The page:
Ozempic Drug Interactions: Medications That React To Semaglutide

Ozempic is a medication used with diet and exercise to control blood sugar levels in individuals with type 2 diabetes. 

When one substance causes another to have an unexpected impact on another, this is known as a drug interaction. 

Continue reading to learn about drug and medication interactions with Ozempic (Semaglutide).

Drugs That Interact With Ozempic (Semaglutide)

Certain medications, vitamins, and alcohol may interact with ozempic.

1) Medications That Decrease Blood Sugar

When Ozempic is used with other medications that decrease blood sugar, you may experience a blood sugar drop.

This includes the following medications:

  • Insulin 
  • Sulfonylureas

Low blood sugar symptoms include headaches, dizziness, nausea, disorientation, sweating, and shakiness.

Your doctor may change your dosage of Ozempic or other medications, suggest frequent blood sugar checks, or advise you always to have a supply of glucose to avoid low blood sugar.

2) Other Drugs That Impact Your Blood Glucose

Other drugs that can affect your blood glucose level control include:

  • Birth control pills: used to prevent pregnancy.
  • Goserelin: used to prevent the synthesis of sex hormones like estrogen and testosterone.
  • Ethacrynic acid, Furosemide, and Indapamide: diuretics which increase your urine production to remove salt and water from your body.
  • Dobutamine, Dopamine, and Epinephrine: increase your blood flow by assisting your heart muscle in pumping efficiently.
  • Darunavir: used in the treatment of HIV/AIDS.
  • Daclatasvir: used to treat hepatitis C virus.
  • Chlorotrianisene, Diethylstilbestrol, and Drospirenone: used to treat prostate cancer and menopausal symptoms.
  • Ceritinib: used to treat lung cancer.
  • Cariprazine, Chlorpromazine, Clozapine, Fluphenazine, Iloperidone, and Ziprasidone: used to treat psychiatric diseases such as schizophrenia.
  • Corticosteroid such as Deflazacort, Hydrocortisone, Dexamethasone, and Cortisone.
  • Benzphetamine, Dexfenfluramine, Diethylpropion, Benzthiazide, and Fenfluramine: used to lose weight.
  • Bendroflumethiazide, Chlorothiazide, Chlorthalidone, and Diazoxide: used to treat high blood pressure.
  • Albuterol, Formoterol, Indacaterol, and Salmeterol: used to treat chest diseases such as asthma.
  • Gatifloxacin, Ciprofloxacin, Cinoxacin, Clarithromycin, Delafloxacin, Gemifloxacin, Enoxacin, Ofloxacin, and Isoniazid: antibiotics used to treat bacterial infections.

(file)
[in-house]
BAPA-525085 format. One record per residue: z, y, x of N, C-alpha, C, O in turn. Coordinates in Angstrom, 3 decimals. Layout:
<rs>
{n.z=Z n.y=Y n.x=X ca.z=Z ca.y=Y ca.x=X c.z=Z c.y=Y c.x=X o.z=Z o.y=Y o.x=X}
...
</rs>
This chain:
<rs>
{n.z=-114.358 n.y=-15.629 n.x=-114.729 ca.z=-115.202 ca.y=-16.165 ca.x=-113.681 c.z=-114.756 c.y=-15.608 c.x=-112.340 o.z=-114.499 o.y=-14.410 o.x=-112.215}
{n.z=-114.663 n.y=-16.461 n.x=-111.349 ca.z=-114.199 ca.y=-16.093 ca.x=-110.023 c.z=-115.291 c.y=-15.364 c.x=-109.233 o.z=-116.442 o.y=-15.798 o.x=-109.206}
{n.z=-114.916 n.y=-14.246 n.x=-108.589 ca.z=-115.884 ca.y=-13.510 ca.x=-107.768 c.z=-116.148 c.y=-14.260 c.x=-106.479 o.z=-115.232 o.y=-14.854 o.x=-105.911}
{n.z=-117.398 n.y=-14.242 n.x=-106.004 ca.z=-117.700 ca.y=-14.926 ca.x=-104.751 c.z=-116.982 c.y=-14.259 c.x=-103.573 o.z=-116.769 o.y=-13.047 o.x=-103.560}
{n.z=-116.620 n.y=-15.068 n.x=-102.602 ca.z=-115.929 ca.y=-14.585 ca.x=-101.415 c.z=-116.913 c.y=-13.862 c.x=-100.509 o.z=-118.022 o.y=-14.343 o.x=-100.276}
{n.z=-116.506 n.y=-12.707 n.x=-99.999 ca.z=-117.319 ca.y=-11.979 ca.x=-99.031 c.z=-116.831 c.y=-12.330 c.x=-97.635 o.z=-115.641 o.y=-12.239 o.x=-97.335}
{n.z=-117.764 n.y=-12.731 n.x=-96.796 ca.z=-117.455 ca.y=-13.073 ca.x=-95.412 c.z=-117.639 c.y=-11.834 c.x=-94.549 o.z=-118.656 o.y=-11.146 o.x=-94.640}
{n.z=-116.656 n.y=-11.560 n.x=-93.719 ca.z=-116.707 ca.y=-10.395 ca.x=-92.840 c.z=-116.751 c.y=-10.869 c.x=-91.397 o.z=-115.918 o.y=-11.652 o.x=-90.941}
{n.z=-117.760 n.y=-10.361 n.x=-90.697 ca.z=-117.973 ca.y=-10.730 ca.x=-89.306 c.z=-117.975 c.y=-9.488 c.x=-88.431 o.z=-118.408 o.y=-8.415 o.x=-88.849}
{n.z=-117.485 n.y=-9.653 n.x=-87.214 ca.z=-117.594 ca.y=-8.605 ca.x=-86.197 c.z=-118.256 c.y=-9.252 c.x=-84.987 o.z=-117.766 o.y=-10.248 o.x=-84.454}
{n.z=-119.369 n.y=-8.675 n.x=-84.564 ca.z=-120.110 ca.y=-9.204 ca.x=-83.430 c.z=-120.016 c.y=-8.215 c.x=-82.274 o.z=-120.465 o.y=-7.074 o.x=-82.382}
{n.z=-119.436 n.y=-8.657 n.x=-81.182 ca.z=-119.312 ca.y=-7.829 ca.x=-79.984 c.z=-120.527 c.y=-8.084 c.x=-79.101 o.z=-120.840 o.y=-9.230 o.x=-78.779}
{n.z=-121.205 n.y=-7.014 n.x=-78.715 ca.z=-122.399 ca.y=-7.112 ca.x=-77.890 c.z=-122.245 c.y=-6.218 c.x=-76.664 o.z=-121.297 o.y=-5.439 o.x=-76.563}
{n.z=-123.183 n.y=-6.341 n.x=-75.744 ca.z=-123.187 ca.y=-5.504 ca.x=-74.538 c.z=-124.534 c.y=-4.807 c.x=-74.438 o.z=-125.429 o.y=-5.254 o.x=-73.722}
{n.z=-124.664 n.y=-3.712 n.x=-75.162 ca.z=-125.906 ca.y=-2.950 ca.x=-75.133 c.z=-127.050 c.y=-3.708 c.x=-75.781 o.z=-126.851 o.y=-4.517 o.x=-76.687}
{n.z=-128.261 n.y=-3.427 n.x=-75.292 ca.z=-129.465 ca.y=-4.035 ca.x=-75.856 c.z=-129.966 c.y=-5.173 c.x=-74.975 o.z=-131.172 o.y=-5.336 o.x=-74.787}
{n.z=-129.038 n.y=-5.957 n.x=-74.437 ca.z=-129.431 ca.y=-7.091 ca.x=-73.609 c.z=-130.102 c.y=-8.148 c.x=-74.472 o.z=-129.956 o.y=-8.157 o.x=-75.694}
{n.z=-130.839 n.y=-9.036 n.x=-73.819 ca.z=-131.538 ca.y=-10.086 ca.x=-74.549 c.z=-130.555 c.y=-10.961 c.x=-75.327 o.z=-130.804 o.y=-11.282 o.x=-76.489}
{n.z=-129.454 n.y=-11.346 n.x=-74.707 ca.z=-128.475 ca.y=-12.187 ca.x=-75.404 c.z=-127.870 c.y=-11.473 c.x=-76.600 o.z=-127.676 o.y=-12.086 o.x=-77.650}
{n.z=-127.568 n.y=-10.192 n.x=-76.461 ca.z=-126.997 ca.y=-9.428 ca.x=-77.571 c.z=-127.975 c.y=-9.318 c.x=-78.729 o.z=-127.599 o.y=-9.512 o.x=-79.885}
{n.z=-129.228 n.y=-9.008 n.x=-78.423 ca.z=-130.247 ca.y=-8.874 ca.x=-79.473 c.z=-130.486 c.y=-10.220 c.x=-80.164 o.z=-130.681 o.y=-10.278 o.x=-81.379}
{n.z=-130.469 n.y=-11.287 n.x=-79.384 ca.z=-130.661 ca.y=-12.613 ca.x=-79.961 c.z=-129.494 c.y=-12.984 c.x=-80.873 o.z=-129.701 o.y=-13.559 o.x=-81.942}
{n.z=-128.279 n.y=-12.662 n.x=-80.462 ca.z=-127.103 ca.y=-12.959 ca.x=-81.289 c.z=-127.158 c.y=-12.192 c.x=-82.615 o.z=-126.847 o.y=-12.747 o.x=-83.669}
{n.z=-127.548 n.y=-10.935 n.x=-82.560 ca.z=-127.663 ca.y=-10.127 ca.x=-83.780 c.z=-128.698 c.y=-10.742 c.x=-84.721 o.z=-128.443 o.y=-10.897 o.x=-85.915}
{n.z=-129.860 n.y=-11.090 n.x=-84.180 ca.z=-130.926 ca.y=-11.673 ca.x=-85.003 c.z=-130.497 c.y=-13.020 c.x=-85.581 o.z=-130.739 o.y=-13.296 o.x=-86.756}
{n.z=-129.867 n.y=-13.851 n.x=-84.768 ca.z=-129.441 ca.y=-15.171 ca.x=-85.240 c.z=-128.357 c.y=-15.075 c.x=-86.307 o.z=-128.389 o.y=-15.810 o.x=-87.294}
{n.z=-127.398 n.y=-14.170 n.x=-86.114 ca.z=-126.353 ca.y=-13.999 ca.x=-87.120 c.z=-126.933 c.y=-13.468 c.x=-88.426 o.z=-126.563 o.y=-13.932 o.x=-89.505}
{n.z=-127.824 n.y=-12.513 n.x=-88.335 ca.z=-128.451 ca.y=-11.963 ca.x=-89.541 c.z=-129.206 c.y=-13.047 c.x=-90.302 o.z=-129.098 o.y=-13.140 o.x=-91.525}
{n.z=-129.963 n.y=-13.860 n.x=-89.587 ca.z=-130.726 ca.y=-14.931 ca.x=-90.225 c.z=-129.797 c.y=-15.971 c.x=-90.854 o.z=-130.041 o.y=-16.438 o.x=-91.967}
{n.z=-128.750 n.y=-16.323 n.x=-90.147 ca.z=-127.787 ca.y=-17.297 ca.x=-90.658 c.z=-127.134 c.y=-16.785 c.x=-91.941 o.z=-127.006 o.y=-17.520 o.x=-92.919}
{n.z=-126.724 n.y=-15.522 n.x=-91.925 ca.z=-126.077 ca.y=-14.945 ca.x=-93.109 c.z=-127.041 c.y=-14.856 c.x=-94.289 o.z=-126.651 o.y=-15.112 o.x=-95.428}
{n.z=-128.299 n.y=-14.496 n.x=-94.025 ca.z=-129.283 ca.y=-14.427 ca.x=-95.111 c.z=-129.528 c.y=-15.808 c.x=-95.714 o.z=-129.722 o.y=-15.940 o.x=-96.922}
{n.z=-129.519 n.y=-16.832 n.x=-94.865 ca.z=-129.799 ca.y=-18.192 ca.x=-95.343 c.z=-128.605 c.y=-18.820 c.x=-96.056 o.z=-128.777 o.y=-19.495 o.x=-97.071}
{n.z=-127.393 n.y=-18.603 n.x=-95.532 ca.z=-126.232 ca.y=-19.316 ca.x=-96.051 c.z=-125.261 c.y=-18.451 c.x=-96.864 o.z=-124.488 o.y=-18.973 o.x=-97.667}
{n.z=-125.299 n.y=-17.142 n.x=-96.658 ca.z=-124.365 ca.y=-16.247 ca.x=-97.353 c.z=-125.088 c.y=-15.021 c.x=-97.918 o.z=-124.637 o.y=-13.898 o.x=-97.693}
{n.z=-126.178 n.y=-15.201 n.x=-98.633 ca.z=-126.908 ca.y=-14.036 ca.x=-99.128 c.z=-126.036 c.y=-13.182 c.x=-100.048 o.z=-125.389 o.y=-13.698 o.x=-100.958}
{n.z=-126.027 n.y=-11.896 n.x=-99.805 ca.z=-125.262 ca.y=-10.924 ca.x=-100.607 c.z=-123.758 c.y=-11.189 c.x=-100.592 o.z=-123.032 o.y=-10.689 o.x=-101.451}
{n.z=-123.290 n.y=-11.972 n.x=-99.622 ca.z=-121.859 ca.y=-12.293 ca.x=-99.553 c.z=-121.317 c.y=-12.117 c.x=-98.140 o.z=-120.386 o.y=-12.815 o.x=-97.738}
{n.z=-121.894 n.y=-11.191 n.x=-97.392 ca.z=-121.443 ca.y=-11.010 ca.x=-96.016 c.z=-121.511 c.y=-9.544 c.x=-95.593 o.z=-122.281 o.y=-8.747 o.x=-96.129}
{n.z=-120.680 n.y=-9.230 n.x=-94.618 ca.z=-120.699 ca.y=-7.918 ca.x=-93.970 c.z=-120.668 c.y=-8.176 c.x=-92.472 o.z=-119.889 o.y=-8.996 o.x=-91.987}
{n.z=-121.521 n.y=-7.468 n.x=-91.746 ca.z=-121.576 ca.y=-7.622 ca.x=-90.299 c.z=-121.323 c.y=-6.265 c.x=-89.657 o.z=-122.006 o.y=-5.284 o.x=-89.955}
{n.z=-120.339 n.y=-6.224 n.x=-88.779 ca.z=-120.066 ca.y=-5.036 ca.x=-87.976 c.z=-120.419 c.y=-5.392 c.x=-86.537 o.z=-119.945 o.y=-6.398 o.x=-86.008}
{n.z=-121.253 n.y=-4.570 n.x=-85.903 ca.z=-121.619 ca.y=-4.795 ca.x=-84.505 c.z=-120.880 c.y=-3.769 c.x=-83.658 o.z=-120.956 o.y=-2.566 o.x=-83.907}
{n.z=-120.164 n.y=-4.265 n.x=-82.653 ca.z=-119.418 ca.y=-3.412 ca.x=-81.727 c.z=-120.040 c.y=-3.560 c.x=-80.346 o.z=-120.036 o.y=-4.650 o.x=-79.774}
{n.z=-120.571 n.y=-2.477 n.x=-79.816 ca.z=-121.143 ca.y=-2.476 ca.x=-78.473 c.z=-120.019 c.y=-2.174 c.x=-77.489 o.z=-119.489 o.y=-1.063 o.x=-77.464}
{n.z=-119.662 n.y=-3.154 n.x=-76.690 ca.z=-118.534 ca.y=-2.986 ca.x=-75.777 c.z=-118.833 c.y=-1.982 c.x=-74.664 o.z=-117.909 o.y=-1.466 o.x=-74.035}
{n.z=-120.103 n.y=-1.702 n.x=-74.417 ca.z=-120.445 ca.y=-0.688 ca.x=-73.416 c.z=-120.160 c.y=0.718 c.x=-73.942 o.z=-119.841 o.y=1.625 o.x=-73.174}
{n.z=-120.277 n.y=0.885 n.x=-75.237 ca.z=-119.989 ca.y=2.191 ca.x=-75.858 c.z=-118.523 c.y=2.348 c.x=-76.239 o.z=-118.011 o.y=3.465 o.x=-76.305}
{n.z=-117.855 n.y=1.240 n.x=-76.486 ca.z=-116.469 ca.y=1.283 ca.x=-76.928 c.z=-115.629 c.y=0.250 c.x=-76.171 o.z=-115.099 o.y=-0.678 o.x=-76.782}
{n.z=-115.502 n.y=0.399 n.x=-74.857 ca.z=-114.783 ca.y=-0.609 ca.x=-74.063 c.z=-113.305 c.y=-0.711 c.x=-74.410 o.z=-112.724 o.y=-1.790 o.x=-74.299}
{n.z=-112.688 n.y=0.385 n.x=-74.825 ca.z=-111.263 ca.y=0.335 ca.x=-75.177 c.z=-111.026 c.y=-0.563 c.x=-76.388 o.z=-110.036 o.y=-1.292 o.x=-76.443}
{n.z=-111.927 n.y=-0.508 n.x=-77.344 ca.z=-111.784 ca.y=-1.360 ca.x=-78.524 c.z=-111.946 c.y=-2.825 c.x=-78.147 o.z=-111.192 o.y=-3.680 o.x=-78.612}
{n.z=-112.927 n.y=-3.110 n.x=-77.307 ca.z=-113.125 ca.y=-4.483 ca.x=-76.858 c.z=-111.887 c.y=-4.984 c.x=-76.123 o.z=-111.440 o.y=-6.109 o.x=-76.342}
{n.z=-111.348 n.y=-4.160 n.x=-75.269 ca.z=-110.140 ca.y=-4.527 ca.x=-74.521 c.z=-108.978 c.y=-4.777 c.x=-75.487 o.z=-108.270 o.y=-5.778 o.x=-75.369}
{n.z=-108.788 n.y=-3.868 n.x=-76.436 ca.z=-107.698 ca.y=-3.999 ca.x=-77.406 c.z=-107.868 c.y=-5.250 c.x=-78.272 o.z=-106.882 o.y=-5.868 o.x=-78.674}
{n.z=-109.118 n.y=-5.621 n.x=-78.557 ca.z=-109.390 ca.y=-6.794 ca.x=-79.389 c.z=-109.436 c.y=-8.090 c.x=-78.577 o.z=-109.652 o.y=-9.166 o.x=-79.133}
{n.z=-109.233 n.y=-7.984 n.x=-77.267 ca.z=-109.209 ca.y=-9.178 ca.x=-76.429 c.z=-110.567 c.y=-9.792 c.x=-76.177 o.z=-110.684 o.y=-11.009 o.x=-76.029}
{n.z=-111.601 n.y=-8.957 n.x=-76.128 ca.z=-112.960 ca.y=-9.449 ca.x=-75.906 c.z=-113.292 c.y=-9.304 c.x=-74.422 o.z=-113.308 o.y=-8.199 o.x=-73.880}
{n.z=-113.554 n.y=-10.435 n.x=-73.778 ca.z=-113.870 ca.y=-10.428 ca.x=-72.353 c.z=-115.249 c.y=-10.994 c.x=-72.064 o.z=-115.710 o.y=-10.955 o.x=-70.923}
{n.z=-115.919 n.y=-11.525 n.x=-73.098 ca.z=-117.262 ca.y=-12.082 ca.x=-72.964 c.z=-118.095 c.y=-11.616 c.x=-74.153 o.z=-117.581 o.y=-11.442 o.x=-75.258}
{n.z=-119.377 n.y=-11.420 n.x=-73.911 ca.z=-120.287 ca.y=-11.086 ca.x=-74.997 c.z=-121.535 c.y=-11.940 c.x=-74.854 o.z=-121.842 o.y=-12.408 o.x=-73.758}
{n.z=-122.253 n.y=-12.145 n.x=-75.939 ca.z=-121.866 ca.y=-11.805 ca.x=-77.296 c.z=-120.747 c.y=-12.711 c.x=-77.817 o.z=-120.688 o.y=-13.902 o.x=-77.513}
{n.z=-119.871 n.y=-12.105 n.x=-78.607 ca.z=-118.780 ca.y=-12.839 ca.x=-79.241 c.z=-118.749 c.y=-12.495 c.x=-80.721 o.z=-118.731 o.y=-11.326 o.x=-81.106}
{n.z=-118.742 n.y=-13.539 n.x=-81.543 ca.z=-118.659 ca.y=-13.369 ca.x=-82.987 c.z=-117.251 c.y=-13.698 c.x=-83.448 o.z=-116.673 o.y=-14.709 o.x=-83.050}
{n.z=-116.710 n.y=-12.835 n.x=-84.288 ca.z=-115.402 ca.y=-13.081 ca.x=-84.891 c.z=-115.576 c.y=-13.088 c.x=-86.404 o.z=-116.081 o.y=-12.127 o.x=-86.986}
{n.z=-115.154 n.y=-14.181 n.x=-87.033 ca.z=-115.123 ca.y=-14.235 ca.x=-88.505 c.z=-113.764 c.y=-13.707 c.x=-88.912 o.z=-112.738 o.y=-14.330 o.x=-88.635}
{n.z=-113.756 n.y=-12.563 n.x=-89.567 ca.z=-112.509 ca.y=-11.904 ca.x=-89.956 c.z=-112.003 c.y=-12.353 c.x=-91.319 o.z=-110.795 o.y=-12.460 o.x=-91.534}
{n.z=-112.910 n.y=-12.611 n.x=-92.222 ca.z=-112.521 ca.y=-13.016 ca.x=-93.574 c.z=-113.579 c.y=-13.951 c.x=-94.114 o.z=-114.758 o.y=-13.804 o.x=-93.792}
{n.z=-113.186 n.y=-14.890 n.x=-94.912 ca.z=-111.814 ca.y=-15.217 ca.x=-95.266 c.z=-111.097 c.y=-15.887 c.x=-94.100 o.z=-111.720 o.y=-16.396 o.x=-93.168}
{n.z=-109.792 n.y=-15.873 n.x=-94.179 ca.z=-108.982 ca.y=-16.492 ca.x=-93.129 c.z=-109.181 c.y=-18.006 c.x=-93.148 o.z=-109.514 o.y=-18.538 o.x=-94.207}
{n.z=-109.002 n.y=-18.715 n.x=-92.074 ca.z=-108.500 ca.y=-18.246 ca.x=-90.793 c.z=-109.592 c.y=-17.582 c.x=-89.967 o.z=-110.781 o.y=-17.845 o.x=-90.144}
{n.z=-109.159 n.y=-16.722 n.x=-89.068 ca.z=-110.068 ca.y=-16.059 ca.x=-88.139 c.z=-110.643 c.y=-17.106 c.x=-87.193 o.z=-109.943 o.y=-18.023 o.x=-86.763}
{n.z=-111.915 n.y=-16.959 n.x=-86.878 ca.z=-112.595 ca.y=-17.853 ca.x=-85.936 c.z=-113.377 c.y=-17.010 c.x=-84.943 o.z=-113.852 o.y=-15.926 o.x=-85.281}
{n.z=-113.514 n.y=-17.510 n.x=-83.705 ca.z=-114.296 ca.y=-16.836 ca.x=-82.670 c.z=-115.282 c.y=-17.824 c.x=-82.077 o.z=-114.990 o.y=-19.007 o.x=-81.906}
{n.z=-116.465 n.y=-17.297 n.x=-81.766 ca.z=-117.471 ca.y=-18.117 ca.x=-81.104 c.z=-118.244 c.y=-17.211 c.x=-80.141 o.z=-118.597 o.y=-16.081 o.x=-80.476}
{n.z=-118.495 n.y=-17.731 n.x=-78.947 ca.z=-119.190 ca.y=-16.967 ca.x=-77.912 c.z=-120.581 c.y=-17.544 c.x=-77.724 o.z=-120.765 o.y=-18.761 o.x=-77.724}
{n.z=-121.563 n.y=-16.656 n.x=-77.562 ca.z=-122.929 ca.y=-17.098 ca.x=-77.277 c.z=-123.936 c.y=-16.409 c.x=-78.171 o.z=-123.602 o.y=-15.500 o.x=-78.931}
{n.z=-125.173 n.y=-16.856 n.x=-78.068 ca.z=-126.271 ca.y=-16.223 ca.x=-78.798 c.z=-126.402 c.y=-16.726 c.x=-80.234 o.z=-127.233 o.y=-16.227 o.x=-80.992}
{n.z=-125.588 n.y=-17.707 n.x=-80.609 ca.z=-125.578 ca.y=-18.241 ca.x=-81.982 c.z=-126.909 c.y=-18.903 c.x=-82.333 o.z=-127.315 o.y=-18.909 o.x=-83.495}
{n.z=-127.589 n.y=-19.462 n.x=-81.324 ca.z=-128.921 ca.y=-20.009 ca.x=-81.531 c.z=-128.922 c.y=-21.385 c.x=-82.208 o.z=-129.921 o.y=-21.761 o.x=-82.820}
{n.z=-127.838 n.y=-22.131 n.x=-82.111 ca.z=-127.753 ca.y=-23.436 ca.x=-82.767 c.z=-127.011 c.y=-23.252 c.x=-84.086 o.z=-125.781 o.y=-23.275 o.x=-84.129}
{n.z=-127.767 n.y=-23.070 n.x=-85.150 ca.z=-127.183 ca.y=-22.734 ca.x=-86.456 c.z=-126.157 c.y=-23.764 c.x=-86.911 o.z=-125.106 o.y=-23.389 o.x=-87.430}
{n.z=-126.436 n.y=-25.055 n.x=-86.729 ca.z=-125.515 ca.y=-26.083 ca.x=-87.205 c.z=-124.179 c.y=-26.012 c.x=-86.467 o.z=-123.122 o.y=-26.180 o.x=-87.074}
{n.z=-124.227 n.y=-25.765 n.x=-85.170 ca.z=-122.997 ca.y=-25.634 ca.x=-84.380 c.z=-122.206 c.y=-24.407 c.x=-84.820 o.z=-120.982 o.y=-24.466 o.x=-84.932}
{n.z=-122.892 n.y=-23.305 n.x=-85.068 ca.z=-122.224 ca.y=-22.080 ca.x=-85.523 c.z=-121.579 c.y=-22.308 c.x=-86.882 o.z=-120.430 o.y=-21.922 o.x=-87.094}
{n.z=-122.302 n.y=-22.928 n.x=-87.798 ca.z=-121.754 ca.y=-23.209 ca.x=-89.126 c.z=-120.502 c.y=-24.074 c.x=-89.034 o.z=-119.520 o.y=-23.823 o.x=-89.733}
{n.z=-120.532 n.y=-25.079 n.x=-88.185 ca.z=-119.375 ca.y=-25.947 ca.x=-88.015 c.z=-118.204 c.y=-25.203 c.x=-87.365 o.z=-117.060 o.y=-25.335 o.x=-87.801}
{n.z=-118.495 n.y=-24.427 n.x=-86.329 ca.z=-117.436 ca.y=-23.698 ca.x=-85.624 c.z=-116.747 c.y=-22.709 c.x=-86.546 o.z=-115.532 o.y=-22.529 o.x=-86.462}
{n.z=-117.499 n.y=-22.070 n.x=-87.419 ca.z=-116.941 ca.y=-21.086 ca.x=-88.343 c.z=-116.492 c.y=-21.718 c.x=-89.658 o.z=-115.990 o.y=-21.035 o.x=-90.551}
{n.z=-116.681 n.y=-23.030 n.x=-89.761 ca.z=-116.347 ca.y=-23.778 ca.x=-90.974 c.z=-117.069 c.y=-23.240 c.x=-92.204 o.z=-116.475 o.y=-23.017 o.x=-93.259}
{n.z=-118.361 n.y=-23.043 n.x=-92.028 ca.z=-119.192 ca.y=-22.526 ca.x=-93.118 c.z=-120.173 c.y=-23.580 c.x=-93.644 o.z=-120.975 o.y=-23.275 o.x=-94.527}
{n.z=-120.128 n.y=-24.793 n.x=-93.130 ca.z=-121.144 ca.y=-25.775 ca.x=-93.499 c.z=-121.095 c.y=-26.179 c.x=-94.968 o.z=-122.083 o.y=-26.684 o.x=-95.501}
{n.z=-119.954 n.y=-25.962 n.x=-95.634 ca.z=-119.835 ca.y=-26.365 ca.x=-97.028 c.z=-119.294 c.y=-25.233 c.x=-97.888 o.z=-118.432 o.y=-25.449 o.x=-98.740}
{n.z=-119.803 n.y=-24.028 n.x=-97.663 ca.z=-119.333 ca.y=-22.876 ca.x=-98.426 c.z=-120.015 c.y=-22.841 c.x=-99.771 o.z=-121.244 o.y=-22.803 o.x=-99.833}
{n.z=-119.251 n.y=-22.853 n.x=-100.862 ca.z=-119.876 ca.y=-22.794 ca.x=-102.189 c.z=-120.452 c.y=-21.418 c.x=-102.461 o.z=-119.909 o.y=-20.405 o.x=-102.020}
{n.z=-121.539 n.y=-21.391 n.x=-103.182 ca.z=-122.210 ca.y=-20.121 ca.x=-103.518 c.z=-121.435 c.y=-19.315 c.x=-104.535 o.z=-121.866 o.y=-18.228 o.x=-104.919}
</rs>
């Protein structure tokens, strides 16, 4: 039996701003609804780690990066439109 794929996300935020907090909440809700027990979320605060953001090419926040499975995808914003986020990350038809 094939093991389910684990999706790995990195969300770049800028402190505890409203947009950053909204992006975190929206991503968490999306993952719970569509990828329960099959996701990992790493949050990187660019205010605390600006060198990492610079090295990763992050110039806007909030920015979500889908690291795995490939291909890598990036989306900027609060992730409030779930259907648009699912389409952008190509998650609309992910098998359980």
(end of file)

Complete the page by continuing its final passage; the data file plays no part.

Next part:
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3) Chromium supplements 

Semaglutide and the mineral chromium included in some supplements may interact together. 

Chromium may interact with Ozempic, potentially affecting blood sugar levels. Inform your doctor if you take chromium supplements, and they can adjust your dosage as needed.

4) Alcohol

Alcohol drinking with Ozempic can change your blood sugar levels and make it more difficult to control. 

It is recommended not to drink while taking this medication.


Ozempic medication usage has several drug and medication interactions. 

While there are potential interactions between Ozempic and certain medications, it does not necessarily mean they should never be used together. 

Your doctor will assess and adjust dosages accordingly

Consult your physician before using Ozempic. They may guide you on handling and monitoring your health while receiving Ozempic therapy. 

Inform your doctor whether you use cannabis, alcohol, any drugs, vitamins, herbs, and supplements.

Explore More

ozempic contraindications

Ozempic Contraindications: Who Should Not Take Semaglutide?


  1. Smits, M.M. and Van Raalte, D.H. (2021) ‘Safety of semaglutide,’ Frontiers in Endocrinology, 12. 
  2. Korsatko, S., Jensen, L., Brunner, M., Tarp, M. D., Holst, A. G., Heller, S. R., & Pieber, T. R. (2018). Effect of once‐weekly semaglutide on the counterregulatory response to hypoglycaemia in people with type 2 diabetes: A randomized, placebo‐controlled, double‐blind, crossover trial. Diabetes, Obesity & Metabolism, 20(11), 2565-2573. 
  3. Ozempic Drug Interactions Checker. Drugs.com
  4. Zinman, B. et al. (2019) ‘Efficacy, safety, and tolerability of oral semaglutide versus placebo added to insulin with or without metformin in patients with Type 2 diabetes: the PIONEER 8 trial,’ Diabetes Care, 42(12), pp. 2262–2271. 
  5. Winzeler, B. et al. (2020) ‘Effects of glucagon-like peptide-1 receptor agonists on fluid intake in healthy volunteers,’ Endocrine, 70(2), pp. 292–298. 

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